Donald Trump Super Tuesday 2016 Results: How the Candidate Performed In Each State

Donald Trump Super Tuesday 2016 Results: How the Candidate Performed In Each State

The Super Tuesday results are in, and they have quite a few people across the country considering a new home in Canada. As expected, Republican frontrunner Donald Trump solidified his lead in the race for GOP presidential nominee, winning seven of the 11 states that held primaries on March 1. 

"A lot of people smugly said when we get down to reality, he is not going to be the nominee because in the end people aren't going to vote for him," Newt Gingrich, once the House speaker and a presidential candidate, said of Trump. "Well, guess what — he's almost certainly going to be the nominee."

Read more: Super Tuesday 2016 Results: Here's Who Won in Every State

This comes despite his recent refusal to disavow the Klu Klux Klan or former Grand Wizard David Duke, and despite his embrace of fascist leader Benito Mussolini's strong, some might say questionable rhetoric. The possibility of a Trump 2016 candidacy is looking more and more concrete, with Florida's March 15 contest among the businessman's largest campaign goals, as he explained in his Super Tuesday press conference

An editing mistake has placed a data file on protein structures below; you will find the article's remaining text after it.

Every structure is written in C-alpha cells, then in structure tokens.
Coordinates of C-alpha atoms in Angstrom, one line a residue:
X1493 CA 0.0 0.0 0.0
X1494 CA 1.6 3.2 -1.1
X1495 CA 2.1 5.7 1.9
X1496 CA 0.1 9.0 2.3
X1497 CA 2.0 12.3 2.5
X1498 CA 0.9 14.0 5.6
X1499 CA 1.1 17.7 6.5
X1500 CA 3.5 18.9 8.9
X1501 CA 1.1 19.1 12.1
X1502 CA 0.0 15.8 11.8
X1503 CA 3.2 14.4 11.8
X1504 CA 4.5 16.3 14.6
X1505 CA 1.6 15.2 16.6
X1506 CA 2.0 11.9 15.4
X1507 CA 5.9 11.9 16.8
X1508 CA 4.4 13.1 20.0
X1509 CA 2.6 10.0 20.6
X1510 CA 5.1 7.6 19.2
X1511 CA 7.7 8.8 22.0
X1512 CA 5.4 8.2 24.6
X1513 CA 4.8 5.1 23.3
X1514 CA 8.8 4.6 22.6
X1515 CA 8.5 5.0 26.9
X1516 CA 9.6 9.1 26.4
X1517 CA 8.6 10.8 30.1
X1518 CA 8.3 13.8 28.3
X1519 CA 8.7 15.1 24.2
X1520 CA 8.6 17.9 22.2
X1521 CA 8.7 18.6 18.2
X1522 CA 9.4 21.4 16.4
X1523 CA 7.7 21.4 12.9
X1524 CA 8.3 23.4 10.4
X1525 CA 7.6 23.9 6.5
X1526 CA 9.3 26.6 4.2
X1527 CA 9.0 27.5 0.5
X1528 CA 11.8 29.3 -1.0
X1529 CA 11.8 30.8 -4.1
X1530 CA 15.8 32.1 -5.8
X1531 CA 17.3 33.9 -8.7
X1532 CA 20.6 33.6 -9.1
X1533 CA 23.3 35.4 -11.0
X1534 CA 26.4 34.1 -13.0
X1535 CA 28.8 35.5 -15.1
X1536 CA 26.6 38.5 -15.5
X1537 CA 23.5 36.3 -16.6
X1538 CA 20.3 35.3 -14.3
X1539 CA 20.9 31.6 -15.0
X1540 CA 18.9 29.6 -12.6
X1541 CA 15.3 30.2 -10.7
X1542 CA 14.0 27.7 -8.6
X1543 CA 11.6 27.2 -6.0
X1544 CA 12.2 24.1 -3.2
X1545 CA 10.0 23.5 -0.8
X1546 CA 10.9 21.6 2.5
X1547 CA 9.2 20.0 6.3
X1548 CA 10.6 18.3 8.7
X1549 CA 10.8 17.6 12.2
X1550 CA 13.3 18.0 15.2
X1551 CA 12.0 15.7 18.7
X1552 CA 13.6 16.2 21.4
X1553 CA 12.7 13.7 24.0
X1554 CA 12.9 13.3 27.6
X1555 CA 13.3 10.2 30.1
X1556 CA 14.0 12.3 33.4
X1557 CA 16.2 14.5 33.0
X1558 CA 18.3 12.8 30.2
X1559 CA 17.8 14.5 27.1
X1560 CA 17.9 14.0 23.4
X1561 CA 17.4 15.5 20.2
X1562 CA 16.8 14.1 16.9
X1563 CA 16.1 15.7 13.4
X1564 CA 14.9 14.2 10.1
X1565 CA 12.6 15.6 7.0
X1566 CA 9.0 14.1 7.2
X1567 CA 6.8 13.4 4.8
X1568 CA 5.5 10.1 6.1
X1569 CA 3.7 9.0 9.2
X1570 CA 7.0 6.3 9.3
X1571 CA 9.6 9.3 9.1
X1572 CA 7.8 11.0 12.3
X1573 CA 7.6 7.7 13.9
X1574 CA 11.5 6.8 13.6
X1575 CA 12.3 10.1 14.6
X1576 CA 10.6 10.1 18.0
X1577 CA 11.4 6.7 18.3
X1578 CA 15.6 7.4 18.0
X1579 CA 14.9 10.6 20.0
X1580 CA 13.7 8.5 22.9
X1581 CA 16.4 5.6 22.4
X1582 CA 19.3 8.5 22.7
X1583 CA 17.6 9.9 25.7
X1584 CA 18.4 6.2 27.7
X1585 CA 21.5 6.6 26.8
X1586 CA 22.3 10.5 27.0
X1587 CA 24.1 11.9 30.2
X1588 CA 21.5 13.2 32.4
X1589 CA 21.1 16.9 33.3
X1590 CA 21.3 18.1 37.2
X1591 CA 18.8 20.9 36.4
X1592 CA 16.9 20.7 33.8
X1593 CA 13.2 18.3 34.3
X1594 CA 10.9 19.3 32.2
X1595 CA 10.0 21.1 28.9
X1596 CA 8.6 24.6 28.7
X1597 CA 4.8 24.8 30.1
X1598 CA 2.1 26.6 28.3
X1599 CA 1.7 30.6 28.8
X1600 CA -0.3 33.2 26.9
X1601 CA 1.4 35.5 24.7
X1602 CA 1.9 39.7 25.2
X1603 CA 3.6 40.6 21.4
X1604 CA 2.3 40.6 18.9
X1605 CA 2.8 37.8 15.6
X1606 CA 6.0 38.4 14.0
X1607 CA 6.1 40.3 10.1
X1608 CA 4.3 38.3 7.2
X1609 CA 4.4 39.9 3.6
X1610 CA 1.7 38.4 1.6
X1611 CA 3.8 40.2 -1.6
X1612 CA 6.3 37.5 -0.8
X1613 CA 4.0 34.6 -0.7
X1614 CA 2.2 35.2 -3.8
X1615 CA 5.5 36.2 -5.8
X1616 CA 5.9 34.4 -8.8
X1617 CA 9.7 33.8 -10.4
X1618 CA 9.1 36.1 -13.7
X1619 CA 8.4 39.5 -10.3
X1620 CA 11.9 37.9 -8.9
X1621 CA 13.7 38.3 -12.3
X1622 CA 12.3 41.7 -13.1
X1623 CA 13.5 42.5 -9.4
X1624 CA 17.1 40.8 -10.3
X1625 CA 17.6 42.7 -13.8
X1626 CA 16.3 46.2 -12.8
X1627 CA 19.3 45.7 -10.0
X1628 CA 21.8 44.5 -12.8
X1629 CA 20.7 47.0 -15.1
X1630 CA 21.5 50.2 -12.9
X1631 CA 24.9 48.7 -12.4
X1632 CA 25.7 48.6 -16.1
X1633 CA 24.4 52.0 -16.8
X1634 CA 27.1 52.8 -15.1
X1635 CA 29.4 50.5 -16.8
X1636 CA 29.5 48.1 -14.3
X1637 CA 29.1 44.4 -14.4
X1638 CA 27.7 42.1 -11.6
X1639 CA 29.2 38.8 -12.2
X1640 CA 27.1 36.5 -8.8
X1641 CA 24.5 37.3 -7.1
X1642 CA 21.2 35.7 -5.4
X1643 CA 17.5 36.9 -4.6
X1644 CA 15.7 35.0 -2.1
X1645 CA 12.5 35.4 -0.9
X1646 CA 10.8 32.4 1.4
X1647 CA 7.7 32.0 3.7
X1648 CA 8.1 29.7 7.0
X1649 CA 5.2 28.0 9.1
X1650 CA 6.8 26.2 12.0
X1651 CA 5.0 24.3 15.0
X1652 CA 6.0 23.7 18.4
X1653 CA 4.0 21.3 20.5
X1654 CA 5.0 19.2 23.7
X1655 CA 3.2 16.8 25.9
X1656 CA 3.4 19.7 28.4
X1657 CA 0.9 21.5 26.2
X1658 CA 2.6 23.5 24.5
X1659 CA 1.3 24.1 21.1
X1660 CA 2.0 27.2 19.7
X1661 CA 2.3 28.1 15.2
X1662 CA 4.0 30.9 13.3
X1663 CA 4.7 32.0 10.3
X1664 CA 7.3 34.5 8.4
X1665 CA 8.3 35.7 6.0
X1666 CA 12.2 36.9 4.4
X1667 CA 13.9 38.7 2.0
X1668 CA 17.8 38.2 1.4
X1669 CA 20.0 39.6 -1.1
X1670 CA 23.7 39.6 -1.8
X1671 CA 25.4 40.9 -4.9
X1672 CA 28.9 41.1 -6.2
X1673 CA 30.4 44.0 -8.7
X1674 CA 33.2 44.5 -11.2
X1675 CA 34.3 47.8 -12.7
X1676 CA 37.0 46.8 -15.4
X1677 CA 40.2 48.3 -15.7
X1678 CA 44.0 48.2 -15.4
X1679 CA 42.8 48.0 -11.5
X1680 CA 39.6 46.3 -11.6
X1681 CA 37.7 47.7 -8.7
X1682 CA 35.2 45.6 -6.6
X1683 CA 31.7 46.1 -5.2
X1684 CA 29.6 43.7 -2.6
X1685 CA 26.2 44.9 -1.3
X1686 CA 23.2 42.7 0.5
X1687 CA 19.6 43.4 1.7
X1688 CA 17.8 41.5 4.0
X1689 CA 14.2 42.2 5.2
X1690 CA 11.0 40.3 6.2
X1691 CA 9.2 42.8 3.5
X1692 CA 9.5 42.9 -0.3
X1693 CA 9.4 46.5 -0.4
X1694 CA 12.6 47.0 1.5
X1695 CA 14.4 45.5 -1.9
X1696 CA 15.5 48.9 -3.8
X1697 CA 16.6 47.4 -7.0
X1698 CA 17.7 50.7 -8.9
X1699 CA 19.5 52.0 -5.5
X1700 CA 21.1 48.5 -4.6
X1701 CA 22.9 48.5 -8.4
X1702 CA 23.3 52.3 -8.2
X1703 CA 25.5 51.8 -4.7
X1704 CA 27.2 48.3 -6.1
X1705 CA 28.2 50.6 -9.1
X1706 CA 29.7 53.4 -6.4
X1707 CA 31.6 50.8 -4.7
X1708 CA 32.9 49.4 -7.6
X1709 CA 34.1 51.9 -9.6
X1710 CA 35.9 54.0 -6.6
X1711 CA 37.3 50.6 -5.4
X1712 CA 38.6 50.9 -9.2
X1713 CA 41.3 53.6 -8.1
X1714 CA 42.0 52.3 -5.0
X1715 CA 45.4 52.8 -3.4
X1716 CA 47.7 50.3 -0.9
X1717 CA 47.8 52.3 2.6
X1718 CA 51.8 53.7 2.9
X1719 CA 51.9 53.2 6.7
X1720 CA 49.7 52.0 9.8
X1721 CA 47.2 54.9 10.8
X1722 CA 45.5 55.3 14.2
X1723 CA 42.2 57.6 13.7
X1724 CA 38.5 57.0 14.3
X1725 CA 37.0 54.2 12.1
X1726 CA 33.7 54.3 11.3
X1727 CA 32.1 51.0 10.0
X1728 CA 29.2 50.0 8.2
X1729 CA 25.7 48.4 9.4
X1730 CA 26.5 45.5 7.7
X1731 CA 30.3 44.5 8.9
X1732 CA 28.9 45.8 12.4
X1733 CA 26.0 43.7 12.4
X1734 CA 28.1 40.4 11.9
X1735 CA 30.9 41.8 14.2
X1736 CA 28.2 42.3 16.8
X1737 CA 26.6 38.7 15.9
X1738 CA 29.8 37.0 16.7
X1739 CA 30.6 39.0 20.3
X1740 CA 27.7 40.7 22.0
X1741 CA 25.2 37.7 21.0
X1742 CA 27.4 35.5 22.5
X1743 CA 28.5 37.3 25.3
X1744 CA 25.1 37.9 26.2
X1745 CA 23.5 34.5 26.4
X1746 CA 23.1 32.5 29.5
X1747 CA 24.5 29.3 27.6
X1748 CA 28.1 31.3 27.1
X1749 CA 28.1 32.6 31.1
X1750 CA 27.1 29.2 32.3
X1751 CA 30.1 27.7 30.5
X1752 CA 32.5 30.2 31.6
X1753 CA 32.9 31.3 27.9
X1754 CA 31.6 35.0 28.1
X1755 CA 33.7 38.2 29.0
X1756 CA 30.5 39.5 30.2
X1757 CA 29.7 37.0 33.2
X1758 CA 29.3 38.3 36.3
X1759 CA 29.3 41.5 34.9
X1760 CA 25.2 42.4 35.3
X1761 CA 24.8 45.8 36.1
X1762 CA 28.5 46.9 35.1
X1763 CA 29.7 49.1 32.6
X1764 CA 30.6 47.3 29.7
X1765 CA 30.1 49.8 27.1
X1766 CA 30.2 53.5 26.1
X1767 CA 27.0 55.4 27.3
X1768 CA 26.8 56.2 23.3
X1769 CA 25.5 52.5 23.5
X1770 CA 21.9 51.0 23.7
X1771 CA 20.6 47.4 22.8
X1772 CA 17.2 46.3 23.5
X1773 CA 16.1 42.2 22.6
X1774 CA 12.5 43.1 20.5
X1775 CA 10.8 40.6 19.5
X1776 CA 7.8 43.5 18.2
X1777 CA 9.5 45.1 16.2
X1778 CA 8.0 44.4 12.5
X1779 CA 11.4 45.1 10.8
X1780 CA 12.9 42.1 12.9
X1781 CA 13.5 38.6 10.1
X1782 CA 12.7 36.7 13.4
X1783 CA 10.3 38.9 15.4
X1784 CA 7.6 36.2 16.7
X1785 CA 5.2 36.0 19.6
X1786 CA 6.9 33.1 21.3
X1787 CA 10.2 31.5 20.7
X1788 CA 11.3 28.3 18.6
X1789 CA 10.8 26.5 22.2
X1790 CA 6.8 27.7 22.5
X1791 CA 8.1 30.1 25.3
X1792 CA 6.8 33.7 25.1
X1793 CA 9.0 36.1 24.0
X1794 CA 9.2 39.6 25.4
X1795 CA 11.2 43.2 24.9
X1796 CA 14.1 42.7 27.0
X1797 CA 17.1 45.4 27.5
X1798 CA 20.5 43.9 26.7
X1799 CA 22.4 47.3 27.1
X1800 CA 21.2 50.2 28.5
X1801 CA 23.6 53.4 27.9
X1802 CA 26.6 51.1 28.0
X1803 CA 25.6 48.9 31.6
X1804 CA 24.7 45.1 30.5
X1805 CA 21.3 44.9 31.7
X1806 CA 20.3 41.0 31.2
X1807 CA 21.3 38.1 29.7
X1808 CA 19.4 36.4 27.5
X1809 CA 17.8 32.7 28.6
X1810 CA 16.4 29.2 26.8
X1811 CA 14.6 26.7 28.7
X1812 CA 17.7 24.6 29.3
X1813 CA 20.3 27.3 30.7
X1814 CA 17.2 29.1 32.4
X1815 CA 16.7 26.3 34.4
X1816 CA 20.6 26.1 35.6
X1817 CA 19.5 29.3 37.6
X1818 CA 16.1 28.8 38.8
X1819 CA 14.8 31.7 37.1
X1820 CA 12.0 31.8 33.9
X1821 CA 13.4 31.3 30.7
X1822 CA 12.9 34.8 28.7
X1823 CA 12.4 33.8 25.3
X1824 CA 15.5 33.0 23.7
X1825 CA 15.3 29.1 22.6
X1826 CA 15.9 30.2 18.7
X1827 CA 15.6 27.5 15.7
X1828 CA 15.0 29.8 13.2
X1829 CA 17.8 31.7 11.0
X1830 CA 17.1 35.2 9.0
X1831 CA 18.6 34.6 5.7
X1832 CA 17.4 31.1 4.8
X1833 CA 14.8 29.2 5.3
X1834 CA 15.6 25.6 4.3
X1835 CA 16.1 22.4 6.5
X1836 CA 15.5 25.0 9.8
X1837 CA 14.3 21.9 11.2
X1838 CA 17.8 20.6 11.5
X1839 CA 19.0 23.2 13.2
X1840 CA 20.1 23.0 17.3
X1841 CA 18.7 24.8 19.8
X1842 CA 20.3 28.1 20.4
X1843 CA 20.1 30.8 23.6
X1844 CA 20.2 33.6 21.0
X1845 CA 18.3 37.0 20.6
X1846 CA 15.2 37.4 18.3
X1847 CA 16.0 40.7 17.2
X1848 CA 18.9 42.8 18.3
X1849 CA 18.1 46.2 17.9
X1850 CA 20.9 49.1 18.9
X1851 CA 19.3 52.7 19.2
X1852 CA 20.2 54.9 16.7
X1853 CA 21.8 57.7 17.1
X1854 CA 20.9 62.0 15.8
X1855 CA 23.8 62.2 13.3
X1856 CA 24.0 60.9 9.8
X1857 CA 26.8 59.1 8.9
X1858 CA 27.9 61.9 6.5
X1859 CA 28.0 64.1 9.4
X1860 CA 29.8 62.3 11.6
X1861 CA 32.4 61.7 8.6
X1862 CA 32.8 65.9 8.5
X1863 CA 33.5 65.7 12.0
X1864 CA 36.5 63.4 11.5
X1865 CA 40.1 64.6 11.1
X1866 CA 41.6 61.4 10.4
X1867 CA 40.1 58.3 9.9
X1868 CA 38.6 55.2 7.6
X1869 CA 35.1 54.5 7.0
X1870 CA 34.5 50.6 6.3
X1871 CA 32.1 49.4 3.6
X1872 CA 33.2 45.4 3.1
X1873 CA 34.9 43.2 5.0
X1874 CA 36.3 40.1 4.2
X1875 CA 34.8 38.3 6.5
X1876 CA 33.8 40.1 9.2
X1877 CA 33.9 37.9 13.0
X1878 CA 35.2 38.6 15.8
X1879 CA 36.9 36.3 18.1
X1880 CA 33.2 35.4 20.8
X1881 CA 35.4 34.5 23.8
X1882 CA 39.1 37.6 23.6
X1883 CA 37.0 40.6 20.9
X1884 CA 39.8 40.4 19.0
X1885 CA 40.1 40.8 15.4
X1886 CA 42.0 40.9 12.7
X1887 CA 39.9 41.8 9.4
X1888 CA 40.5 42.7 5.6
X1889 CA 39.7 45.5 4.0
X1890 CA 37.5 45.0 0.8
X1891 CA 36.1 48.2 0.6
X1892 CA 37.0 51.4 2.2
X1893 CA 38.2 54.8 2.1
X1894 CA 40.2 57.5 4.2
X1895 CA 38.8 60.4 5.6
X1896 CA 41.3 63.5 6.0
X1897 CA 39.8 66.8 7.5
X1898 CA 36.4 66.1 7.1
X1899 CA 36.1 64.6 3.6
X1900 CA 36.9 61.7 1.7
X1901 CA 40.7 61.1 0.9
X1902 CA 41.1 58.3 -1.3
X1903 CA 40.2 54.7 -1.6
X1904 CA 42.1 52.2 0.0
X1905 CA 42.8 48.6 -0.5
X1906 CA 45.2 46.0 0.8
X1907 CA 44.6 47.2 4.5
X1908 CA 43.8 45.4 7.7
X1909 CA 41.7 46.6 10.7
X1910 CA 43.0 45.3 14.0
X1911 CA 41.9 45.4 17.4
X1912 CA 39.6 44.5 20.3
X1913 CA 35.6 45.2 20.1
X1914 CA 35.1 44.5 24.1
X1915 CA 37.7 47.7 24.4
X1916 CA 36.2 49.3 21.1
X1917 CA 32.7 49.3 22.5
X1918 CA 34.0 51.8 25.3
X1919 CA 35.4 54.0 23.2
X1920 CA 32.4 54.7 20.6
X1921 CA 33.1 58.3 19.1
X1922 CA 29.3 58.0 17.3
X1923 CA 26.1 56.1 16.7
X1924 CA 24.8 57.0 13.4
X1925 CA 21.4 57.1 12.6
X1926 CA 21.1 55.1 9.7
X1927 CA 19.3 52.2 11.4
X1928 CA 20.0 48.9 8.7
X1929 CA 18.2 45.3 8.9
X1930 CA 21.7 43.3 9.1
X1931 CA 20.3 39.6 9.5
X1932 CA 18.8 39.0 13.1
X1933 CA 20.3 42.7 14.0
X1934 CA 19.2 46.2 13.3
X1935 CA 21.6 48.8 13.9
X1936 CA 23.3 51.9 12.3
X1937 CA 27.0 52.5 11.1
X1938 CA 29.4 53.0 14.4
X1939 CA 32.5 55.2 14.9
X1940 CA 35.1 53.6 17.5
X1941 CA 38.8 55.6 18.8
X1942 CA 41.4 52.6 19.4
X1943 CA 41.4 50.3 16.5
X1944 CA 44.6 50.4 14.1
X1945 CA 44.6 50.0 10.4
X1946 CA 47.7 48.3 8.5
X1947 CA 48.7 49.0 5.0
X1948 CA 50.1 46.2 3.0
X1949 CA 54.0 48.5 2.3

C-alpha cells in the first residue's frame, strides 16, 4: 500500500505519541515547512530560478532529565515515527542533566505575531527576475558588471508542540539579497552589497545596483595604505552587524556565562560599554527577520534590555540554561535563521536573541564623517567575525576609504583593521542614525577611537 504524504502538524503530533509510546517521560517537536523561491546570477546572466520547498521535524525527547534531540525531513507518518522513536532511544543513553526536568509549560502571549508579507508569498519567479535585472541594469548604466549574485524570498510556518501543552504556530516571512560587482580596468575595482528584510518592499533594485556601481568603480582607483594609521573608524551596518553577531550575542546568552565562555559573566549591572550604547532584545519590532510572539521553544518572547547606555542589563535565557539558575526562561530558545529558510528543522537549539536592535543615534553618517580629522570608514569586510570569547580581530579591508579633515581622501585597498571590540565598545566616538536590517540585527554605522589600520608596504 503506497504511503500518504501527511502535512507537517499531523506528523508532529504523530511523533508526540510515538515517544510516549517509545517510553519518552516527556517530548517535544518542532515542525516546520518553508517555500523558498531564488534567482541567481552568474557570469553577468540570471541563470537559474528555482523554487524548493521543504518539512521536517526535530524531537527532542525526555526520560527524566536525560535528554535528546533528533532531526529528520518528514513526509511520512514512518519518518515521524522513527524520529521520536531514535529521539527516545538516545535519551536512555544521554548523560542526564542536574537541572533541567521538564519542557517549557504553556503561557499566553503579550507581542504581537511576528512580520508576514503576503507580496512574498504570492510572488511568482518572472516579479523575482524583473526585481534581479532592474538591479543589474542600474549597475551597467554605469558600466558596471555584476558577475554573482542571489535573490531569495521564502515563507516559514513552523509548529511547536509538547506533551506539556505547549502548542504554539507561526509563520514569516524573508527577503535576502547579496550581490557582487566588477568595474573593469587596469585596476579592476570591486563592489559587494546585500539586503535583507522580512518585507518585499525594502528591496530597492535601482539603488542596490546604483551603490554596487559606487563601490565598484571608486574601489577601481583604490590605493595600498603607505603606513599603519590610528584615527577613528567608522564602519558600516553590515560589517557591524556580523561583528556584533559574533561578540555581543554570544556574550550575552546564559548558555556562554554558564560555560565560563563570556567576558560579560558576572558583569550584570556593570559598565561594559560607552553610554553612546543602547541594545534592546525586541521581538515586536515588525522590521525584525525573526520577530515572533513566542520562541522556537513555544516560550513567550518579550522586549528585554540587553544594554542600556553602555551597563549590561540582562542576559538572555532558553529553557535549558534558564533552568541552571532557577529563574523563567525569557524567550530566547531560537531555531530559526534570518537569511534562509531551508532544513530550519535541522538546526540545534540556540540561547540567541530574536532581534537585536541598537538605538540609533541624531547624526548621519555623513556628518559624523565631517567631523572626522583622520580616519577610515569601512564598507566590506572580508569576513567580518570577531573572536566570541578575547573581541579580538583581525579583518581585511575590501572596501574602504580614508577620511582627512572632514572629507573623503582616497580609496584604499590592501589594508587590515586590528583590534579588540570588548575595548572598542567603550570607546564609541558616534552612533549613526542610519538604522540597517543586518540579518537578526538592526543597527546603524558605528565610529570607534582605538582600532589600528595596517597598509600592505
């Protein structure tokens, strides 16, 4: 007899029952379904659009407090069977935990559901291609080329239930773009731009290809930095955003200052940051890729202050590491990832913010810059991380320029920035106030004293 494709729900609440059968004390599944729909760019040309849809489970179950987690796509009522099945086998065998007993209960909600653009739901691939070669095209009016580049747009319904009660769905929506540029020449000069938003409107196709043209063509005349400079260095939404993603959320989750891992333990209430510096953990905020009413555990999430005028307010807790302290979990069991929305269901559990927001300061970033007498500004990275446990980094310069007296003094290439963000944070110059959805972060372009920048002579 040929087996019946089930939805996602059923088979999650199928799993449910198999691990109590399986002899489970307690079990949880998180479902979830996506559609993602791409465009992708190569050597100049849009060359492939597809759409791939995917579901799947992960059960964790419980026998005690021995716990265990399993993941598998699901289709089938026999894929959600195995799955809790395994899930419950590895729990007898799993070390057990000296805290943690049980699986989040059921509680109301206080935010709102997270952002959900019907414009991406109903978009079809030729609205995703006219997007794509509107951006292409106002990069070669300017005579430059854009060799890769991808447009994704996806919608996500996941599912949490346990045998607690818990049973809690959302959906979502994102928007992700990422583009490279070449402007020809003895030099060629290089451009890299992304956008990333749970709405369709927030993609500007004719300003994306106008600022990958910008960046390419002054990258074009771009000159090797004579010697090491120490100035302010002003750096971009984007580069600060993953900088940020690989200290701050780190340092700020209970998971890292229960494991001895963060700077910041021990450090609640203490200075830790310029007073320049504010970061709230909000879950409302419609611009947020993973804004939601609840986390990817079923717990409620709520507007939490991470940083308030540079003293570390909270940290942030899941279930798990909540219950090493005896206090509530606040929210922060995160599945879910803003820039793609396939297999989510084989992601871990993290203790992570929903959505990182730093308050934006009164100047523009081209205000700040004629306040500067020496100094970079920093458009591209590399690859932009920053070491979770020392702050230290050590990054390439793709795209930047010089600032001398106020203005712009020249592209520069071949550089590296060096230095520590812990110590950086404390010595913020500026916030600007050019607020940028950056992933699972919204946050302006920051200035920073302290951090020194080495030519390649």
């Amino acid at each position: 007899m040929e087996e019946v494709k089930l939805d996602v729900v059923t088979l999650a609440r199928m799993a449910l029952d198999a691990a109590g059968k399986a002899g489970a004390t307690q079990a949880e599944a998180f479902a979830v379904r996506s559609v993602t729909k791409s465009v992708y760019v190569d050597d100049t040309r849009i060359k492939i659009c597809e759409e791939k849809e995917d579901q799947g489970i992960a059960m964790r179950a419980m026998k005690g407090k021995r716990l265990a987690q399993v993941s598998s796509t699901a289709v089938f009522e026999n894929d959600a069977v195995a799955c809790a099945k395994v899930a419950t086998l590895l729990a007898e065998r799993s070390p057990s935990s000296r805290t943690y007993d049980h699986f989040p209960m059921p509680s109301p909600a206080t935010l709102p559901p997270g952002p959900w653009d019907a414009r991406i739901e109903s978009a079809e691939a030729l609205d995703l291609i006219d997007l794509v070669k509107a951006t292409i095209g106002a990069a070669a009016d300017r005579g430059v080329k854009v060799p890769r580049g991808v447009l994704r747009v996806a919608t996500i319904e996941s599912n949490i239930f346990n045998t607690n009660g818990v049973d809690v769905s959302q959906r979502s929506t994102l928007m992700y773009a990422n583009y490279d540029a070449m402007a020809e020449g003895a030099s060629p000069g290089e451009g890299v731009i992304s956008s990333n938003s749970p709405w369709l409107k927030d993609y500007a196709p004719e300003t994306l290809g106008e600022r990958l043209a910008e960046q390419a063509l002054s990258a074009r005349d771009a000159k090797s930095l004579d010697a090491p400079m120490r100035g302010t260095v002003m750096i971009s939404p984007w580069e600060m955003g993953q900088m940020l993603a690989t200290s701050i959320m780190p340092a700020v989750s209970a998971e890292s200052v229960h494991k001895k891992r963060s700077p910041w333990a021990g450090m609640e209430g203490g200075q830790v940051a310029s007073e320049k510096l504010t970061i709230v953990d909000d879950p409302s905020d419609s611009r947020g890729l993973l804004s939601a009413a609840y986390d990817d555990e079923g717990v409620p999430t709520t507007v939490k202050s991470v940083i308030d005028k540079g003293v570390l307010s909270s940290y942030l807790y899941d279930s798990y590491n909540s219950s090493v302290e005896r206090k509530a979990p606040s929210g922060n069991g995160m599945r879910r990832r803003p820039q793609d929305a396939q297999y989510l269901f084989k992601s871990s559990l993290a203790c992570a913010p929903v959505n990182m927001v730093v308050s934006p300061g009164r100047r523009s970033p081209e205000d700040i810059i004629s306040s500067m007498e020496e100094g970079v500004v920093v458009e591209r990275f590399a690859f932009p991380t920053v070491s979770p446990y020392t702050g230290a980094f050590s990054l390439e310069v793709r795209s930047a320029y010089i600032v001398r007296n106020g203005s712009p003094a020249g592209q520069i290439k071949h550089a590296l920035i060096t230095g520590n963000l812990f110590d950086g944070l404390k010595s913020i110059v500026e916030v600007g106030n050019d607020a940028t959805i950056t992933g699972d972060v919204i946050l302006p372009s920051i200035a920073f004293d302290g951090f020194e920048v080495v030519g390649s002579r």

Trump gives a press conference on Super Tuesday; Chris Christie wrestles with the consequences of his actions in the background.
Source: 
Andrew Harnik/AP

According to the New York Times, the state-by-state percentage of voters who want to "Make America Great Again" shakes out like this:

Alabama — 43%

Arkansas — 33%

Georgia — 39% 

Massachusetts — 49%

Tennessee — 39%

Vermont — 33%

Virginia — 35% 


As the Times reported, that leaves Trump with a total of 316 delegates to the Republican National Convention, against Ted Cruz's 226, Marco Rubio's 106, John Kasich's 25 and Ben Carson's eight. A candidate needs 1,237 delegates to win the party's nomination. 

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Claire Lampen

Claire is a staff writer at Mic who covers women's issues and reproductive rights. She is based in New York and can be reached at claire@mic.com.

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